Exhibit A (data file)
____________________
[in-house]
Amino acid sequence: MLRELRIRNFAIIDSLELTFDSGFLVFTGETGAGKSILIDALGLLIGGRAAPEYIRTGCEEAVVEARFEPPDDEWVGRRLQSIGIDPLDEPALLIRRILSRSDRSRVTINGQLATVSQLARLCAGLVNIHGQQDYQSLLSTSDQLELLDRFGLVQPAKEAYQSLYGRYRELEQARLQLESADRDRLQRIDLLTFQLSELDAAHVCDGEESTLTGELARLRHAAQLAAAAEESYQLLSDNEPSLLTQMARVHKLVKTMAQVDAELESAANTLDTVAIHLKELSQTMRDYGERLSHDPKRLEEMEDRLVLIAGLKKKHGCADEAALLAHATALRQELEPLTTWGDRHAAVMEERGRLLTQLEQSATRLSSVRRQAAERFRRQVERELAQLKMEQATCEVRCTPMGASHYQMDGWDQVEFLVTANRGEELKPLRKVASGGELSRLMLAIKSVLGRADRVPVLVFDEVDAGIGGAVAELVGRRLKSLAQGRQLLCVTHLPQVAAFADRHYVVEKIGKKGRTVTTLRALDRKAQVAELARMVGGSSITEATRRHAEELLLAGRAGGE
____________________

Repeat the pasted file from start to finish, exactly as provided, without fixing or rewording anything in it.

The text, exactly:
[in-house]
Amino acid sequence: MLRELRIRNFAIIDSLELTFDSGFLVFTGETGAGKSILIDALGLLIGGRAAPEYIRTGCEEAVVEARFEPPDDEWVGRRLQSIGIDPLDEPALLIRRILSRSDRSRVTINGQLATVSQLARLCAGLVNIHGQQDYQSLLSTSDQLELLDRFGLVQPAKEAYQSLYGRYRELEQARLQLESADRDRLQRIDLLTFQLSELDAAHVCDGEESTLTGELARLRHAAQLAAAAEESYQLLSDNEPSLLTQMARVHKLVKTMAQVDAELESAANTLDTVAIHLKELSQTMRDYGERLSHDPKRLEEMEDRLVLIAGLKKKHGCADEAALLAHATALRQELEPLTTWGDRHAAVMEERGRLLTQLEQSATRLSSVRRQAAERFRRQVERELAQLKMEQATCEVRCTPMGASHYQMDGWDQVEFLVTANRGEELKPLRKVASGGELSRLMLAIKSVLGRADRVPVLVFDEVDAGIGGAVAELVGRRLKSLAQGRQLLCVTHLPQVAAFADRHYVVEKIGKKGRTVTTLRALDRKAQVAELARMVGGSSITEATRRHAEELLLAGRAGGE